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Procurement with a Continuous Edge

Dec. 1, 2023
Procurement teams can harness the power of continuous improvement to streamline processes and optimize their supply chains.

Staying ahead of the pack isn’t always easy, and it can be especially tricky for organizations that are operating in highly competitive industry segments like electronic component sourcing. Procurement teams can do their part by continuously reviewing and improving their processes in order to navigate the persistent shifts in the electronics industry and get out in front of the competition. Even the slightest adjustments can produce significant benefits.

“Challenges stemming from the pace of change, geopolitical factors and acute market dynamics necessitate a strategic, proactive approach to supply chain management,” says Fusion Worldwide. “Buyers should be thinking about continuous improvement as challenges within the supply chain landscape are ever-evolving.”

What is Continuous Improvement?
The American Society for Quality defines continuous improvement as the ongoing development of products, services or processes through incremental and breakthrough advancements. Whether these changes are made gradually or all at once, a strategic and thoughtful upgrade can make a significant difference no matter the scope. 
Generally, continuous improvement follows a four-step framework based on a Plan-Do-Check-Act approach:

  • Plan: Identify an opportunity and plan for change.
  • Do: Implement the change on a small scale.
  • Check: Use data to analyze the results of the change and determine whether it made a difference.
  • Act: If the change was successful, implement it on a wider scale and continuously assess your results. If the change did not work, begin the cycle again.

“Other widely used methods of continuous improvement, such as Six Sigma, lean and total quality management, emphasize employee involvement and teamwork, work to measure and systematize processes and reduce variation, defects and cycle times,” ASQ points out. 

Leverage the Power of Continuous Improvement
Continuous improvement can of course be applied to many different corners of the business world—from manufacturing and customer service to sales and marketing—but procurement is especially well positioned to leverage its power. Companies that use the Six Sigma process, for example, report benefits like reduced procurement cycle times, enhanced transaction quality, fewer invoicing errors and requisitions that are coded and classified properly. 

OpEx Learning, a provider of online training and certification programs, says procurement teams are also using Six Sigma techniques to keep track of contracts created, purchase orders issued, invoices paid, and suppliers onboarded. This also includes RFQs that don’t meet standards (i.e., competitive bidding or includes a broader list of suppliers) and vendor certificate and contracts that are about to expire.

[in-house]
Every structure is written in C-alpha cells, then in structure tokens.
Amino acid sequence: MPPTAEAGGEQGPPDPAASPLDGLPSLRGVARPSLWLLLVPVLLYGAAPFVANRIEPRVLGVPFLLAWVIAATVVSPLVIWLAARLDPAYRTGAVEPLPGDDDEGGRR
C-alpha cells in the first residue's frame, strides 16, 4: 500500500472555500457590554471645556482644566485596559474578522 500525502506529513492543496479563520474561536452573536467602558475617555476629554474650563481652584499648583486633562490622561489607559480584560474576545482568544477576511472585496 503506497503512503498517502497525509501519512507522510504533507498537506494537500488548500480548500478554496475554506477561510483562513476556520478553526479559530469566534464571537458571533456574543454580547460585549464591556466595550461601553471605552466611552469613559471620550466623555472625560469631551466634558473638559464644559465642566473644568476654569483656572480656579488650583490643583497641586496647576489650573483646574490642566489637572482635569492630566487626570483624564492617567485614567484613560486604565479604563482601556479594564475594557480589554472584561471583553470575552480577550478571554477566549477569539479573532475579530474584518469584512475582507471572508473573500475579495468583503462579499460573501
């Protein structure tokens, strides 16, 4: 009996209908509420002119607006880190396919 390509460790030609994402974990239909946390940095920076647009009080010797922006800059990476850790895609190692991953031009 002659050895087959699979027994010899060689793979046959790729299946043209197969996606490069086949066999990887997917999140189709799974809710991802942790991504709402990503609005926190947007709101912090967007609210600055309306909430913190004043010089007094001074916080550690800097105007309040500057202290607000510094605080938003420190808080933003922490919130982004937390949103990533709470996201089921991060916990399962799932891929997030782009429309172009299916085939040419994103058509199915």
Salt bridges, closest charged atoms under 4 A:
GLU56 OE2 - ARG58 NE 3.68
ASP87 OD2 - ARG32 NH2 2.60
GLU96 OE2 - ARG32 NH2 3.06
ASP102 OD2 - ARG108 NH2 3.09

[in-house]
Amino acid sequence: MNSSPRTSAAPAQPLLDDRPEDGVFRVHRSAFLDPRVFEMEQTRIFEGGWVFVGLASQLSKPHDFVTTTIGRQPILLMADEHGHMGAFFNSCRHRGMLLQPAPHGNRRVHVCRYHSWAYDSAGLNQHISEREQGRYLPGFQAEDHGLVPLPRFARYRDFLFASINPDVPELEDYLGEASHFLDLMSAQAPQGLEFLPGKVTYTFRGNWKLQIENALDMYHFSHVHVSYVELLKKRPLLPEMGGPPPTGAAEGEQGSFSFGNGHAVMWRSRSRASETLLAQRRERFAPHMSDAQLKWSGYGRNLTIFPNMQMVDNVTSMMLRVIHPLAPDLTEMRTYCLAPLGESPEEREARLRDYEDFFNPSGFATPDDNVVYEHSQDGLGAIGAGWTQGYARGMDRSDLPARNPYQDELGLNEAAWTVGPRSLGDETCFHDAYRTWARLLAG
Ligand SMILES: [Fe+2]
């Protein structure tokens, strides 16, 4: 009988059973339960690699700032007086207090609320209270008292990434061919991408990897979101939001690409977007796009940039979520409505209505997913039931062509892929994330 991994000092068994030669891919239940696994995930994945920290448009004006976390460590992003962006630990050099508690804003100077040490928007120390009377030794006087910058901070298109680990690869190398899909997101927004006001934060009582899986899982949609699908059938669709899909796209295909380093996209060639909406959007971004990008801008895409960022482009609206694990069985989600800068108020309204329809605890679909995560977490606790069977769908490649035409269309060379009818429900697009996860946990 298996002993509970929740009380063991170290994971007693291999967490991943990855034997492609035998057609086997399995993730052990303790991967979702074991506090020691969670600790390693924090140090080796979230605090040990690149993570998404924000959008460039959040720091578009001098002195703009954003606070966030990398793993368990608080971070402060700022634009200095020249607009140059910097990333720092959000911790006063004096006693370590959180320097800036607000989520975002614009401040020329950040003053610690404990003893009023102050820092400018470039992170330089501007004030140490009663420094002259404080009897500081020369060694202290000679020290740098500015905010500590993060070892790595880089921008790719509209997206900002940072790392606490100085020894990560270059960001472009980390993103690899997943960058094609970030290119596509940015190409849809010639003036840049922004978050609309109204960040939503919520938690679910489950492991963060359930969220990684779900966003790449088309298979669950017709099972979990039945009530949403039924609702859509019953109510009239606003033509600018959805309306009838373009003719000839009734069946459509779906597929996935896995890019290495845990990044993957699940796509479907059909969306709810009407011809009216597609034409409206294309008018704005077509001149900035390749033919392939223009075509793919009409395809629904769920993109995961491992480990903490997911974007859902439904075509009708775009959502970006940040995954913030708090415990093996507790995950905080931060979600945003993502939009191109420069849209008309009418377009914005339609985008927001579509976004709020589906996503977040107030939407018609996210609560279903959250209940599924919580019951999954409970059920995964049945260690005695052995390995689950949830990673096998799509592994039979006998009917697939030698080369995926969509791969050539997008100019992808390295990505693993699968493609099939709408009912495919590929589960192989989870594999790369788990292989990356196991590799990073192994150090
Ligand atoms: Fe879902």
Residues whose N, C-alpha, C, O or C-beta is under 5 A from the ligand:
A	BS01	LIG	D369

“As a tool for continuous improvement, Six Sigma encourages a paradigm shift in the way the organization handles and implements procurement processes,” OpEx Learning states. “A leaner chain is created as the variations that lead to wastage, whether with processes, equipment and human resources, are eliminated. This learner chain yields better results for both internal and external clients.”

Putting Continuous Improvement into Action
There are different ways to employ continuous improvement, but some good starting points for procurement include identifying and eliminating waste, standardizing processes to ensure everyone is handling tasks the same way, measuring and tracking progress and then using those insights to make further changes.  

Procurement teams that want to enhance a current program can also take steps like: 

  • Establishing and maintaining relationships with the world’s strongest open market suppliers.
  • Promoting active engagement throughout the supply chain team to these suppliers to spread the responsibilities around.
  • Seeking out and consuming as much market intelligence as possible, especially when it’s derived from a supplier like Fusion Worldwide, which has an ear to the ground at all times.
  • Thinking outside the box for creative solutions versus staying overly beholden to conventional ways of procuring material.

Reaping the Rewards 
Once in place, continuous improvement programs help companies adapt to dynamic conditions, better their products and services and stay ahead of the competition. 

“Diversification of the supplier base and greater inclusion of flexible, strategic open market distributors provide an excellent security blanket against critical issues,” Fusion Worldwide states. “They also give access to strategic partnerships which help mitigate financial and logistical liability and enable a leaner management of a company’s supply chain overall.”

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